Kim Jong-un

The moment when the inter-Korean summit went off script and tensions surfaced

The leaders of North and South Korea were all smiles for their historic meeting, but not everything went according to the script

PUBLISHED : Friday, 27 April, 2018, 8:33pm
UPDATED : Saturday, 28 April, 2018, 1:48pm

The historic meeting between the leaders of North and South Korea was orchestrated as a show of unity, a carefully choreographed interaction designed to pave the way for talks on Pyongyang’s nuclear programme.

South Korea held rehearsals before the summit, making sure the interactions between the two leaders went smoothly.

But there were still moments where the players went off script and, in one case, revealed underlying tensions between two countries that are technically still at war.

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The greetings began with South Korean President Moon Jae-in welcoming North Korean leader Kim Jong-un to the southern side of the concrete military demarcation line at Panmunjom that has divided the two Koreas since an armistice agreement in 1953. 

The two shook hands and posed for photographs before Kim extended a surprise invitation to Moon to cross over into the northern side of the demarcation line.

Moon obliged and the two leaders walked across the border to the North, holding hands, before walking back to the southern side of the border together.

Yoon Young-chan, a senior press aide to the South Korean president, said Moon’s decision to step over into the North was unexpected and came after Moon expressed his wish to visit North Korea.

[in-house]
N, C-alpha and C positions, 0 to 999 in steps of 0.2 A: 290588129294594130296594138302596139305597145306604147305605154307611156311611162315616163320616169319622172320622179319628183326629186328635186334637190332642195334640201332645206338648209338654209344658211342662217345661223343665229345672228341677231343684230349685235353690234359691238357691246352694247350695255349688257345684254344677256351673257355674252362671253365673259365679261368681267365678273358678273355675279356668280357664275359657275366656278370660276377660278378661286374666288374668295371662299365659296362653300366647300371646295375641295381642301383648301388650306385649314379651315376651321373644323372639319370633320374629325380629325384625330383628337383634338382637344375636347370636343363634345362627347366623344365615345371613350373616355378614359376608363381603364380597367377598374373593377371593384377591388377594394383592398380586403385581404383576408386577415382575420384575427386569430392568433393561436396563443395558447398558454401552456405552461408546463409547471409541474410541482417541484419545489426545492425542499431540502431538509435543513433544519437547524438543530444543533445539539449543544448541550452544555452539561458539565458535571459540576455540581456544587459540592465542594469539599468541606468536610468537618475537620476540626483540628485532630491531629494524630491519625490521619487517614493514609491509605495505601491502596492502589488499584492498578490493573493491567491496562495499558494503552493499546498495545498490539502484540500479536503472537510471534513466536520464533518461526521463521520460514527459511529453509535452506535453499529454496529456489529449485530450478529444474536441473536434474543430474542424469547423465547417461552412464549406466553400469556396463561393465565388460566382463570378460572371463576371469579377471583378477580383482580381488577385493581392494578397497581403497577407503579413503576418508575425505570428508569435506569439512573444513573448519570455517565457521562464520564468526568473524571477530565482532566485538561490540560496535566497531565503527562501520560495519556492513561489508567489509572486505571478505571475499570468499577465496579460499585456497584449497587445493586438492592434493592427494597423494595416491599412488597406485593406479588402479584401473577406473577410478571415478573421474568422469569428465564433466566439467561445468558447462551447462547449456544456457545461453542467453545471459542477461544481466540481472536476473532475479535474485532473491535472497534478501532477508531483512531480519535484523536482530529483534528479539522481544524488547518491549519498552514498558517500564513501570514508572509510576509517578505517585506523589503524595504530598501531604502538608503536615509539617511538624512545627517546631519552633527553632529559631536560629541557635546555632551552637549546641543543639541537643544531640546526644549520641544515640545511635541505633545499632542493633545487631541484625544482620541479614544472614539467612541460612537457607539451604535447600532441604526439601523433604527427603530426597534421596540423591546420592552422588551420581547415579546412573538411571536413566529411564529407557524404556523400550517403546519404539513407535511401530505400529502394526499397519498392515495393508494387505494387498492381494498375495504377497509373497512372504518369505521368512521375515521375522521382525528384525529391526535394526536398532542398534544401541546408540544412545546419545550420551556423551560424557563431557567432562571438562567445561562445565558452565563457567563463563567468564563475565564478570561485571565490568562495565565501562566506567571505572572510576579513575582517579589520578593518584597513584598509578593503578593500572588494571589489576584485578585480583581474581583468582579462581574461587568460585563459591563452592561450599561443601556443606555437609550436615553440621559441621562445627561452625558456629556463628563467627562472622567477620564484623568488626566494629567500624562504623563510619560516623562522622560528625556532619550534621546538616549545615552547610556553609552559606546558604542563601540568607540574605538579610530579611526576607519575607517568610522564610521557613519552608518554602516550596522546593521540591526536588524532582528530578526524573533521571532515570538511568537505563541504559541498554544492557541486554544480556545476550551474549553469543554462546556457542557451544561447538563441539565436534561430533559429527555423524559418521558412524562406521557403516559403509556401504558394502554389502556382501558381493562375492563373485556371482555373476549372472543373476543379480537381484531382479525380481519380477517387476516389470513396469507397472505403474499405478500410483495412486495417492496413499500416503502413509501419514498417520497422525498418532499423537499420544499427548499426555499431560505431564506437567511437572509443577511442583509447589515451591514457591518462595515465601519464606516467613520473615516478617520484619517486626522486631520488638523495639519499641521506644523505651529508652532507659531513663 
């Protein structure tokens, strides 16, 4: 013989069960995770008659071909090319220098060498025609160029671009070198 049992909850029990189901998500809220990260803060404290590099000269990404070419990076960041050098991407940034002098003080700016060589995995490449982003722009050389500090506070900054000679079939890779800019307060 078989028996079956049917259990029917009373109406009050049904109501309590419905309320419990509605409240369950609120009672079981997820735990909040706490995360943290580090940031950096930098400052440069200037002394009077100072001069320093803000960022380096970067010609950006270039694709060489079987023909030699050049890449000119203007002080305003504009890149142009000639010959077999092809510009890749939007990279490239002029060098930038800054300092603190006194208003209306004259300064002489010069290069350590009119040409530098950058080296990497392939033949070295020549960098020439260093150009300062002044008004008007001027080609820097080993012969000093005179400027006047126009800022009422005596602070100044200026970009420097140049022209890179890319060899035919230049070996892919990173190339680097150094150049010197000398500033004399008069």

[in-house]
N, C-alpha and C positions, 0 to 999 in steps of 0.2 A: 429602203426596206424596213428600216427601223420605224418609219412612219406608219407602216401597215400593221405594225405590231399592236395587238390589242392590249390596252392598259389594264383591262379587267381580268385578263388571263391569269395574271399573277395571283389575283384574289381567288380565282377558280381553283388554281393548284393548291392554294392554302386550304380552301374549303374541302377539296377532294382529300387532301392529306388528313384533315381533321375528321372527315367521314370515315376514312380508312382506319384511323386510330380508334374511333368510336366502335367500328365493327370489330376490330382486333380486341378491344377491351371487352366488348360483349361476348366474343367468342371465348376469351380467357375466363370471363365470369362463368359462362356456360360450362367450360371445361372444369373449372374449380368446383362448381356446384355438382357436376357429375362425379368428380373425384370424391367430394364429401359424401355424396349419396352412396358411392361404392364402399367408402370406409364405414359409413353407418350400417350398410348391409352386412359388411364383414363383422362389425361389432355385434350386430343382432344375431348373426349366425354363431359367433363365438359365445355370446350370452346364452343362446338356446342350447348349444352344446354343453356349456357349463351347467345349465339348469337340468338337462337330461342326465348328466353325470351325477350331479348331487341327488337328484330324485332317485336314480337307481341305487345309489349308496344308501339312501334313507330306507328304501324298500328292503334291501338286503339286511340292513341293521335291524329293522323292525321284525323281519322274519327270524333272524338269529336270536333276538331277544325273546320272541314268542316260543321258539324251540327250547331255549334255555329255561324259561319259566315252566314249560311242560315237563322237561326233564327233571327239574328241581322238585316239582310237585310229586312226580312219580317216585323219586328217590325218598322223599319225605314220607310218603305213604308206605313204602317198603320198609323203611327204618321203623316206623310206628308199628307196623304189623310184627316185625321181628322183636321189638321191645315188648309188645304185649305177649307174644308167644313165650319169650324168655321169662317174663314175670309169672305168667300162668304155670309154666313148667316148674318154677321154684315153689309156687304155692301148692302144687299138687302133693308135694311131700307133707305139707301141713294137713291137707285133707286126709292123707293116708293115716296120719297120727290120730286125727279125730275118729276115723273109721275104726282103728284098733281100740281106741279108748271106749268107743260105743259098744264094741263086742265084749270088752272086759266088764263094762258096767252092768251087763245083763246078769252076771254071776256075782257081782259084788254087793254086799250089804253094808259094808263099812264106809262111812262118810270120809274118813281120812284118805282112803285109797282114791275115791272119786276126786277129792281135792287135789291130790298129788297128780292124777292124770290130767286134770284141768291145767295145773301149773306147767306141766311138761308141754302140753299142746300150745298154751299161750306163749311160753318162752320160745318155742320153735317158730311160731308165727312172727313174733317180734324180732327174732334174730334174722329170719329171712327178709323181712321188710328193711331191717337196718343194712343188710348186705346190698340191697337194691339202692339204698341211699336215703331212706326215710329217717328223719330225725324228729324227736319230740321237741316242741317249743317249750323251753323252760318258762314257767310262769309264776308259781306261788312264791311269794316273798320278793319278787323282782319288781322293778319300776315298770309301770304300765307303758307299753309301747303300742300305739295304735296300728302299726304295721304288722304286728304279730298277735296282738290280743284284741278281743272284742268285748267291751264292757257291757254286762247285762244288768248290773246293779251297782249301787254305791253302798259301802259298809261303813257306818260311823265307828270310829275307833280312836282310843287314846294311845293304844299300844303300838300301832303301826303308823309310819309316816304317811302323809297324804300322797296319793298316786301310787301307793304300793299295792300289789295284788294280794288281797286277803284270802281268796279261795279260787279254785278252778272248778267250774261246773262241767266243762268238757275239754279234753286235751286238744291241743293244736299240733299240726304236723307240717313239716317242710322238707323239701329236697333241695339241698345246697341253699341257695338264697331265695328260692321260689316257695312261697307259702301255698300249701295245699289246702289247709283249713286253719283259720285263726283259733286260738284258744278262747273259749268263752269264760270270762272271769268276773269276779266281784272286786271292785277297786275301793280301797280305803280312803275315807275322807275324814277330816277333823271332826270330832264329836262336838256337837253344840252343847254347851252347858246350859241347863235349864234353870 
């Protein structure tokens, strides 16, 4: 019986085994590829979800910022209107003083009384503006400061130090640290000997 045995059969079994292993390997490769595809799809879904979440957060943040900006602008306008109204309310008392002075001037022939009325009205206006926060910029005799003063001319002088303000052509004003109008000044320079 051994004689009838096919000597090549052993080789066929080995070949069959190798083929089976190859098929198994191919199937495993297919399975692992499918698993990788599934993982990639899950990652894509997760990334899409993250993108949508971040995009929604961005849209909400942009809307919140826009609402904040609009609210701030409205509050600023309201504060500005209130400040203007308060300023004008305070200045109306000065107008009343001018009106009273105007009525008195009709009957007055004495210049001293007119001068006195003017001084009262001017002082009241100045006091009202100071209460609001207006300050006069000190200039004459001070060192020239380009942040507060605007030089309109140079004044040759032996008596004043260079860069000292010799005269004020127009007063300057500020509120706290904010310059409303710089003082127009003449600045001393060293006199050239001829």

Moon and Kim then went back on script, walking along a red carpet to the Peace House, reviewing an honour guard to the sound of traditional Korean music.

Some of the guards were dressed in costumes in the style of the Chosun dynasty founded more than 700 years ago. They stood alongside personnel from the South Korean army, navy and air force.

Then another unexpected event occurred, reminding observers of the decades of strain between the countries.

Ri Myong-su, chief of the General Staff of the Korean People’s Army, and North Korean Defence Minister Pak Yong-sik stood to attention in full military uniform and saluted Moon.

But the gesture was not reciprocated by the South Korean military officials – a reminder that the two sides are technically still at war. Jeong Kyeong-doo, chairman of the South Korean Joint Chiefs of Staff, offered a handshake and Defence Minister Song Young-moo merely nodded to the North Korean leader.

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Still, officials from both sides were keen to keep the focus on positives.

After becoming the first North Korean leader to enter the Peace House, Kim wrote in the guestbook that “new history begins now at the starting point of an era of peace and history”.

There was also a flurry of photographs of officials from both sides, including Seoul’s chief presidential secretary Im Jong-seok, Pyongyang’s ceremonial head of state Kim Yong-nam and Kim’s younger sister Kim yo-jong.

At the summit meeting itself, which started 15 minutes earlier than the scheduled 10.15am and went for 100 minutes, the two leaders reinforced the importance of peace on Korean peninsula. 

“We should produce good results by talking frankly about current issues ... It is a moment to write a new history of peace and prosperity,” Kim said.

Moon echoed the sentiment, saying: “I hope we can talk frankly to reach an agreement and present a big gift for the Koreans and the people around the world who wish for peace.” 

At the main press centre, where around 3,000 journalists gathered, applause went through the room when Kim approached Moon for a handshake.

Meanwhile, protesters burned a North Korean flag near a checkpoint leading to the summit site.

Once the talks were over, the symbolism continued outside with Moon and Kim putting soil on a pine tree called “sonamu” in Korean, which literally means “chief tree” – to symbolise honour and strength. The tree was planted in 1953, the year that the armistice was signed.

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Moon’s contribution of soil came from Baekdusan, North Korea’s northernmost mountain, while Kim’s came from Hallasan, South Korea’s southernmost mountain – a combination meant to symbolise reconciliation and peace.

The two also installed a ceremonial stone inscribed with the words “planting peace and prosperity”.